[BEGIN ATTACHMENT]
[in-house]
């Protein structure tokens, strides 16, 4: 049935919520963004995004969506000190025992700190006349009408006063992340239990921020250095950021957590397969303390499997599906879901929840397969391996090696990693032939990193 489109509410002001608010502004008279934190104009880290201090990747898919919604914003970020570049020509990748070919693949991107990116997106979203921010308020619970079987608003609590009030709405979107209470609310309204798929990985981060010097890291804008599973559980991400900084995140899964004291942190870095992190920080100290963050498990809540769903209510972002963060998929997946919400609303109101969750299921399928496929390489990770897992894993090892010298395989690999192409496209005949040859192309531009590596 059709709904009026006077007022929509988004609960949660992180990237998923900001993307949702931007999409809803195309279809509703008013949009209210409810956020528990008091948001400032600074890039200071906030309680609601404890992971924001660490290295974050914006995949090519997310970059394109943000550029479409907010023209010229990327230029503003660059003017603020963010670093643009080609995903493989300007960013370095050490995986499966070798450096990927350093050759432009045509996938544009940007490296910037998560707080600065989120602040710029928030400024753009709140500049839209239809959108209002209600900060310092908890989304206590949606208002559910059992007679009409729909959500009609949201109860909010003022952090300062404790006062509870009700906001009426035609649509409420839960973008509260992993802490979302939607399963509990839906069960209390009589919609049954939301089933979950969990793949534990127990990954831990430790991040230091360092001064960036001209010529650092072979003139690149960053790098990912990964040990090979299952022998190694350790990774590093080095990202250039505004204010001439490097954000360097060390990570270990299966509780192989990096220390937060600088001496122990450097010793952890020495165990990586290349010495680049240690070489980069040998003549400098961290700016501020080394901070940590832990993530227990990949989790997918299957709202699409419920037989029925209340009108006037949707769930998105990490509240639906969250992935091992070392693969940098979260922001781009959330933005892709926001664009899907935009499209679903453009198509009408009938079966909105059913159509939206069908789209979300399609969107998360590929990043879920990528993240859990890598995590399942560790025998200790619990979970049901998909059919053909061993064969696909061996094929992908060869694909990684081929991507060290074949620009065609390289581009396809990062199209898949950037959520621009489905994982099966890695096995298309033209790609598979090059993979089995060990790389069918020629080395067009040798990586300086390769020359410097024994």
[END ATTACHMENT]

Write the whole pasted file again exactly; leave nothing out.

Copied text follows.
[in-house]
């Protein structure tokens, strides 16, 4: 049935919520963004995004969506000190025992700190006349009408006063992340239990921020250095950021957590397969303390499997599906879901929840397969391996090696990693032939990193 489109509410002001608010502004008279934190104009880290201090990747898919919604914003970020570049020509990748070919693949991107990116997106979203921010308020619970079987608003609590009030709405979107209470609310309204798929990985981060010097890291804008599973559980991400900084995140899964004291942190870095992190920080100290963050498990809540769903209510972002963060998929997946919400609303109101969750299921399928496929390489990770897992894993090892010298395989690999192409496209005949040859192309531009590596 059709709904009026006077007022929509988004609960949660992180990237998923900001993307949702931007999409809803195309279809509703008013949009209210409810956020528990008091948001400032600074890039200071906030309680609601404890992971924001660490290295974050914006995949090519997310970059394109943000550029479409907010023209010229990327230029503003660059003017603020963010670093643009080609995903493989300007960013370095050490995986499966070798450096990927350093050759432009045509996938544009940007490296910037998560707080600065989120602040710029928030400024753009709140500049839209239809959108209002209600900060310092908890989304206590949606208002559910059992007679009409729909959500009609949201109860909010003022952090300062404790006062509870009700906001009426035609649509409420839960973008509260992993802490979302939607399963509990839906069960209390009589919609049954939301089933979950969990793949534990127990990954831990430790991040230091360092001064960036001209010529650092072979003139690149960053790098990912990964040990090979299952022998190694350790990774590093080095990202250039505004204010001439490097954000360097060390990570270990299966509780192989990096220390937060600088001496122990450097010793952890020495165990990586290349010495680049240690070489980069040998003549400098961290700016501020080394901070940590832990993530227990990949989790997918299957709202699409419920037989029925209340009108006037949707769930998105990490509240639906969250992935091992070392693969940098979260922001781009959330933005892709926001664009899907935009499209679903453009198509009408009938079966909105059913159509939206069908789209979300399609969107998360590929990043879920990528993240859990890598995590399942560790025998200790619990979970049901998909059919053909061993064969696909061996094929992908060869694909990684081929991507060290074949620009065609390289581009396809990062199209898949950037959520621009489905994982099966890695096995298309033209790609598979090059993979089995060990790389069918020629080395067009040798990586300086390769020359410097024994």